Rationale for the Starwood-Marriott Merger

With the Starwood-Marriott merger, the companies expect to generate at least $200 million in annual cost savings beginning in the second year after the deal closes.

Brent Nyitray, CFA, MBA - Author

Nov. 20 2020, Updated 11:01 a.m. ET

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The sale is the culmination of a process by Starwood

Bedeviled by difficulties in growing RevPAR (revenue per average room), Starwood Hotels & Resorts (HOT) began a process of examining strategic alternatives. It retained bankers, auctioned off the company, and found a buyer for its time-share business, which is being sold for approximately $1.5 billion to Interval Leisure Group (IILG). The Starwood-Marriott merger is the culmination of this process.

In some ways, this transaction is a sign that companies such as Airbnb are disrupting the industry and companies must merge to cut costs. This transaction is being driven by cost synergies, as well.

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Comments from management

Arne Sorenson, president and chief executive officer of Marriott International (MAR), had this to say: “The driving force behind this transaction is growth. This is an opportunity to create value by combining the distribution and strengths of Marriott and Starwood, enhancing our competitiveness in a quickly evolving marketplace. This greater scale should offer a wider choice of brands to consumers, improve economics to owners and franchisees, increase unit growth and enhance long-term value to shareholders. Today is the start of an incredible journey for our two companies. We expect to benefit from the best talent from both companies as we position ourselves for the future. I know we’ll do great things together as The World’s Favorite Travel Company.”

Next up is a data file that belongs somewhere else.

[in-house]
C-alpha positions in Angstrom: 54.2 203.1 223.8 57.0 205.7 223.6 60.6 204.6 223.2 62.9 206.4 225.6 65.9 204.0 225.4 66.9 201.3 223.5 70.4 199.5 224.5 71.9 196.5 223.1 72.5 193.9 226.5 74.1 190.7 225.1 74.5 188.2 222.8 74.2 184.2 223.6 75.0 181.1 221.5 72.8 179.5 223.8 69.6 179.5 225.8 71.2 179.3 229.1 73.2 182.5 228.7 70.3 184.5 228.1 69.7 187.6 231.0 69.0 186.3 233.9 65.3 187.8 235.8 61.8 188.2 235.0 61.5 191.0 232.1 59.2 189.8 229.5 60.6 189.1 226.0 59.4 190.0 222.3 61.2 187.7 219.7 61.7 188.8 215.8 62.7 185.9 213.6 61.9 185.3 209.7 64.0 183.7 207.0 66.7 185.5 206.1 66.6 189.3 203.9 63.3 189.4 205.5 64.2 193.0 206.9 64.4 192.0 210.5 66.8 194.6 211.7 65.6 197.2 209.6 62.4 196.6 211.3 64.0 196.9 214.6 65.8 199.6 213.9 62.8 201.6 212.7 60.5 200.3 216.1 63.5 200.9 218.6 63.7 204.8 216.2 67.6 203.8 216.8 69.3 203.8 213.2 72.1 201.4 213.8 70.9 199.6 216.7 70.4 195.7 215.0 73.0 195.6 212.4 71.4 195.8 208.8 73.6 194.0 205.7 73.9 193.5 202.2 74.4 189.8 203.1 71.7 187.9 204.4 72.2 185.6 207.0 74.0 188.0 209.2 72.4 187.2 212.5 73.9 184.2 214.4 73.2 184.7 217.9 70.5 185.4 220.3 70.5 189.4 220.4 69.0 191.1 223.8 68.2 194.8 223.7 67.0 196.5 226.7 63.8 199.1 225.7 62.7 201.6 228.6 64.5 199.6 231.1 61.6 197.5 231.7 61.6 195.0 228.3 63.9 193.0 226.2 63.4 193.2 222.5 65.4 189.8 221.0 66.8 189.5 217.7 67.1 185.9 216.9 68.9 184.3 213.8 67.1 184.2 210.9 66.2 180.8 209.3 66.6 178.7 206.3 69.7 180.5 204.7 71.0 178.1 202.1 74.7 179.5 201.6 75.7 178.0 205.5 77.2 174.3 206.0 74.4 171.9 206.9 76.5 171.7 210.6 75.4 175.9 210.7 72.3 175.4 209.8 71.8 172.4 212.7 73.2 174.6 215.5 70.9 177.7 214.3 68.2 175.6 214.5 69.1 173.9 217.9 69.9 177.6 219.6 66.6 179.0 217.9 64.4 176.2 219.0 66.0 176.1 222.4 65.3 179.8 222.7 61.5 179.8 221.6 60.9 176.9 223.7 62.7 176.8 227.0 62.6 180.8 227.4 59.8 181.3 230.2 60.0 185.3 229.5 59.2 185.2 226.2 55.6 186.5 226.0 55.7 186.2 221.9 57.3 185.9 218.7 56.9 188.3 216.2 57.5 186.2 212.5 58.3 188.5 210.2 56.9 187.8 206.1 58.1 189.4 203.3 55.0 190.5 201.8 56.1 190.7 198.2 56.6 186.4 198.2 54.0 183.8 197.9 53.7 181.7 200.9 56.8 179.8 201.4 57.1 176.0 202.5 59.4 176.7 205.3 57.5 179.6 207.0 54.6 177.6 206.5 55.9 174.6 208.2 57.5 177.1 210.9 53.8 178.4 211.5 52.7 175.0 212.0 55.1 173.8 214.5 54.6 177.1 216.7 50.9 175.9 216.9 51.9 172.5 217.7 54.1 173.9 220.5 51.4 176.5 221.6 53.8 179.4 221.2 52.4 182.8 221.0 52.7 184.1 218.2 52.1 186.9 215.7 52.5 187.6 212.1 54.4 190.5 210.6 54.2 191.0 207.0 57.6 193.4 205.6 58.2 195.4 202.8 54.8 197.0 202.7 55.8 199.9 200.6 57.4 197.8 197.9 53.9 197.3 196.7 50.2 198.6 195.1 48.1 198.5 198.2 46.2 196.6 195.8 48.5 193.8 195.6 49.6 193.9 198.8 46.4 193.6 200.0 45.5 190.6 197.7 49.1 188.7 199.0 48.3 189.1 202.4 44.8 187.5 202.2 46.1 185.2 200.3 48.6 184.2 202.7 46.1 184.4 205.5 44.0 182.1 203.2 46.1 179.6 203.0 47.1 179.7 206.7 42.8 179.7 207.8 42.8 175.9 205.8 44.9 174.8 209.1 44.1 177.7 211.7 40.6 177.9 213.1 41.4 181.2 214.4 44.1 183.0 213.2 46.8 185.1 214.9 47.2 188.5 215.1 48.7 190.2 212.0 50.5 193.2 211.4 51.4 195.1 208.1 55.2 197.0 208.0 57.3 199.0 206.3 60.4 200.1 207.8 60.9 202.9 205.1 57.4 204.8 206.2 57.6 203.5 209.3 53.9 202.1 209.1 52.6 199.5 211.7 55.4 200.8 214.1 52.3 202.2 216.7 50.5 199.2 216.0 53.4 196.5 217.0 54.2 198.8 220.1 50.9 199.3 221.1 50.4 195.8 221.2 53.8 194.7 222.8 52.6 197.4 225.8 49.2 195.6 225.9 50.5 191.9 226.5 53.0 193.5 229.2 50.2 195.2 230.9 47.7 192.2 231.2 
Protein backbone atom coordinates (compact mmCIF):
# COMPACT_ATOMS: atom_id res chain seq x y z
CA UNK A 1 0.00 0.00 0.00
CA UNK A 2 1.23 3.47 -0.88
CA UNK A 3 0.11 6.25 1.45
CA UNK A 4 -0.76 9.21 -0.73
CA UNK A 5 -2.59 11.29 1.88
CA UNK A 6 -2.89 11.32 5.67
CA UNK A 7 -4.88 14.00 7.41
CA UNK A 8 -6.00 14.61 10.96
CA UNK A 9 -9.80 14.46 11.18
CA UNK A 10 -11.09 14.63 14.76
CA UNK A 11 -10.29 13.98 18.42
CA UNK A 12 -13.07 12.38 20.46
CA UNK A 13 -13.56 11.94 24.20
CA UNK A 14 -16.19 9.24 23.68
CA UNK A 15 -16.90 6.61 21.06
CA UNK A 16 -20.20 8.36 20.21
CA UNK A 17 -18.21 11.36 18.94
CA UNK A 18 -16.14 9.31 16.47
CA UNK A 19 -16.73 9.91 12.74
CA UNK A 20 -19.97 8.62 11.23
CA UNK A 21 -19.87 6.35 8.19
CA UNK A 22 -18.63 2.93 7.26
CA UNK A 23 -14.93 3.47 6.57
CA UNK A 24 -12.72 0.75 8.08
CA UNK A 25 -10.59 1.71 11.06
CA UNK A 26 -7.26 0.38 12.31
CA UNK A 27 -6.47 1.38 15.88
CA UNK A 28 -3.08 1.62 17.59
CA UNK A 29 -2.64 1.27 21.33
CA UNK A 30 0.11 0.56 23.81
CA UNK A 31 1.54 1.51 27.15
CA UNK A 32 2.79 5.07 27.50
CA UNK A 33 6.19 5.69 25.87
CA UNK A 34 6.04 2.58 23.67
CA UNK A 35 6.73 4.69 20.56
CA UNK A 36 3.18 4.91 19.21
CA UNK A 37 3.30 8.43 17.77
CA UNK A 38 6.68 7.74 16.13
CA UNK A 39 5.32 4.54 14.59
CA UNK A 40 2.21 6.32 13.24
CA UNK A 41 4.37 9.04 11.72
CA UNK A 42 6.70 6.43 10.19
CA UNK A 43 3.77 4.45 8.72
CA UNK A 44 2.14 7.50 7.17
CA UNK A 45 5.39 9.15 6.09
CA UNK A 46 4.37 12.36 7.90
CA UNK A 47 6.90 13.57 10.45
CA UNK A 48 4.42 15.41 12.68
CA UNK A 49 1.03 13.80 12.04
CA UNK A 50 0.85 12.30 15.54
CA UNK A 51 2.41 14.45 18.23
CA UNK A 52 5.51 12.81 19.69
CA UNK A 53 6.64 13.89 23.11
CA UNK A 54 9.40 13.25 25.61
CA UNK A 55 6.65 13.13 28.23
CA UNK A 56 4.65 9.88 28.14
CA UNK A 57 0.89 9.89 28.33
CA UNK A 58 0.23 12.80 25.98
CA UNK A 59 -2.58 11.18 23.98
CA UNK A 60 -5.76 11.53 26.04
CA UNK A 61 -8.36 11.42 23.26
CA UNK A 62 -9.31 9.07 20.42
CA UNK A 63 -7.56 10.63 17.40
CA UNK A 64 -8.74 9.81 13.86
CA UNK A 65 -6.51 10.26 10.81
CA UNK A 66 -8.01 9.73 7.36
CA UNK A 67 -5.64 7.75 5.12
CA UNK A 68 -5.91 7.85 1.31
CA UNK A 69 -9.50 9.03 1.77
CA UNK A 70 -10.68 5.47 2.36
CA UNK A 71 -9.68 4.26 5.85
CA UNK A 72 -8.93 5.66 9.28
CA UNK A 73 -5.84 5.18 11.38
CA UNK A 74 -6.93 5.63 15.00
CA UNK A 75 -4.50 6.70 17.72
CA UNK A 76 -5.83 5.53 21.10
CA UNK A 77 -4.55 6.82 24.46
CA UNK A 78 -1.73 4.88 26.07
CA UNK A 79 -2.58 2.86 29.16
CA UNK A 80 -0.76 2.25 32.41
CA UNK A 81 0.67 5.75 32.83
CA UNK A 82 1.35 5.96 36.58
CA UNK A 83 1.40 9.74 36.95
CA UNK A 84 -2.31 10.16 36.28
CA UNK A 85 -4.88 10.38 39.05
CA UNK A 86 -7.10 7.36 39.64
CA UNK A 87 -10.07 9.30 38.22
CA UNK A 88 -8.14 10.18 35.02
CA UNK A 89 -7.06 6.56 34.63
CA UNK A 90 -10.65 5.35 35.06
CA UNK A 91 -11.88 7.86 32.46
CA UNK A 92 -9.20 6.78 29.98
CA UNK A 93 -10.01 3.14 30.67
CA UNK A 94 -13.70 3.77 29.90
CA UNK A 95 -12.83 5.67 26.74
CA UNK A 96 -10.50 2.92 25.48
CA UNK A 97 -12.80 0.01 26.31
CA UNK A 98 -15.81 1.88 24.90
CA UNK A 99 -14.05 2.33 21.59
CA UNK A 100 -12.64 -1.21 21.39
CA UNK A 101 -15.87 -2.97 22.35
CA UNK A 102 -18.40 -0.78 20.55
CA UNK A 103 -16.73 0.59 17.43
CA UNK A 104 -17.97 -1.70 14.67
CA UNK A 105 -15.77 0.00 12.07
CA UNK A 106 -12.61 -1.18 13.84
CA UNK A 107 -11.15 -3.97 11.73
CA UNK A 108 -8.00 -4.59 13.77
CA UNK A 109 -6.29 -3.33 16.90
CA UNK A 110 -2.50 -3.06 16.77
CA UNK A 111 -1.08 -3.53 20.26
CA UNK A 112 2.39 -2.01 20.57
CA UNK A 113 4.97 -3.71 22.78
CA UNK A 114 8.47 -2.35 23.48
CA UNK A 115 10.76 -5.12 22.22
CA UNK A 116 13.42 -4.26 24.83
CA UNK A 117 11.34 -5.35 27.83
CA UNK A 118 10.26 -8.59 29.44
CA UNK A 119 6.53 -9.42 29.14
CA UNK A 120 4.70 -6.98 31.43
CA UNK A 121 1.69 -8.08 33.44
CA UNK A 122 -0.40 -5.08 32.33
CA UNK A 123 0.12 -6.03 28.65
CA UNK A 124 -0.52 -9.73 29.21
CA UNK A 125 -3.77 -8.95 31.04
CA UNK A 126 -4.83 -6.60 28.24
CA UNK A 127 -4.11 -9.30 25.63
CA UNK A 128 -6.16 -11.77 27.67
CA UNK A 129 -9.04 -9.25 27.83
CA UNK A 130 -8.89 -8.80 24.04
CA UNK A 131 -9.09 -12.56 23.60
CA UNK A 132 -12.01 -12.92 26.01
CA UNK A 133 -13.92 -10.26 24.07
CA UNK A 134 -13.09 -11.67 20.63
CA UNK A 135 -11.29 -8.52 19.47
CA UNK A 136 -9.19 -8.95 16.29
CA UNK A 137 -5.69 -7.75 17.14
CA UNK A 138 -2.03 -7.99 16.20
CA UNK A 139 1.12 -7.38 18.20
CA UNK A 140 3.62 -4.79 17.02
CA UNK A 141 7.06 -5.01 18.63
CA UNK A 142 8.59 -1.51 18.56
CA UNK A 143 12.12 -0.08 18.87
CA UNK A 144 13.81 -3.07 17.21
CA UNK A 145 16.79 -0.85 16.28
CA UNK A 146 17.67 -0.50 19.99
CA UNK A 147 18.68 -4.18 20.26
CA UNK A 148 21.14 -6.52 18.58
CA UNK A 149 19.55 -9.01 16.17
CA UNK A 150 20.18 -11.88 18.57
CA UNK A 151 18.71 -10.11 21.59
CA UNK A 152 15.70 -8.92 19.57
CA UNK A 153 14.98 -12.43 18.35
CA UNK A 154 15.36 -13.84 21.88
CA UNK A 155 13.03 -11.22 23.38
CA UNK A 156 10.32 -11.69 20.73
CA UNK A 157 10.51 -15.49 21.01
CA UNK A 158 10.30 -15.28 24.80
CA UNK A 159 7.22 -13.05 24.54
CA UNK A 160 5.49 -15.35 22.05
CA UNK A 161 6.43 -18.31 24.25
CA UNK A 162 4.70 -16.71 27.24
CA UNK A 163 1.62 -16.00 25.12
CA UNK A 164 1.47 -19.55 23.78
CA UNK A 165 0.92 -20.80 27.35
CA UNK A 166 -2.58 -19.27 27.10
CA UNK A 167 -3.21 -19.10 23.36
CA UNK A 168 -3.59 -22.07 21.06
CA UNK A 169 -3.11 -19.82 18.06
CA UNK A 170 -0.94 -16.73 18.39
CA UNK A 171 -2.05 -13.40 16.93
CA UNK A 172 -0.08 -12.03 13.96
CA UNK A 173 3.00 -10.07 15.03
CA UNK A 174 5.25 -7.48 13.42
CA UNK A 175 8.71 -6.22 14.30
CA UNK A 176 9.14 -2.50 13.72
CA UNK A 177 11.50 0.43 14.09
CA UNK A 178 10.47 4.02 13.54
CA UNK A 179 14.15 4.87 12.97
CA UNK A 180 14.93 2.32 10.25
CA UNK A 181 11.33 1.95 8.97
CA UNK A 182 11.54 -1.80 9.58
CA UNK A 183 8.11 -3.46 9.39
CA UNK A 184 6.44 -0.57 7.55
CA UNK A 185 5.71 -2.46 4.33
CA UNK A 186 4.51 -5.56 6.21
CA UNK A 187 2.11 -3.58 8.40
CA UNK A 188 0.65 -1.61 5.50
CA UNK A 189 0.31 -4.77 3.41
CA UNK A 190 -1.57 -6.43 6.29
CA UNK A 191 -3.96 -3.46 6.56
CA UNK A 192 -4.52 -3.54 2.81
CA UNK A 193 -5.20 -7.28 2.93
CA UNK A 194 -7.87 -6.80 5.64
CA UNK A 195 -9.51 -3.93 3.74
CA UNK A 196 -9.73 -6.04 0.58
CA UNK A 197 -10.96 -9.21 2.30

Synergy estimates

By leveraging operating efficiencies, the companies expect to generate at least $200 million in annual cost savings beginning in the second year after the deal closes. Marriott expects the transaction to be accretive to earnings in the second year after closing, excluding transaction costs.

Other merger arbitrage resources

Other important merger spreads include the merger between Cigna Corporation (CI) and Anthem (ANTM), which is set to close at the end of 2016. For a primer on risk arbitrage investing, read Merger Arbitrage Must-Knows: A Key Guide for Investors.

Investors who are interested in trading in the hotel sector can look at the PowerShares Dynamic Leisure and Entertainment Portfolio (PEJ).


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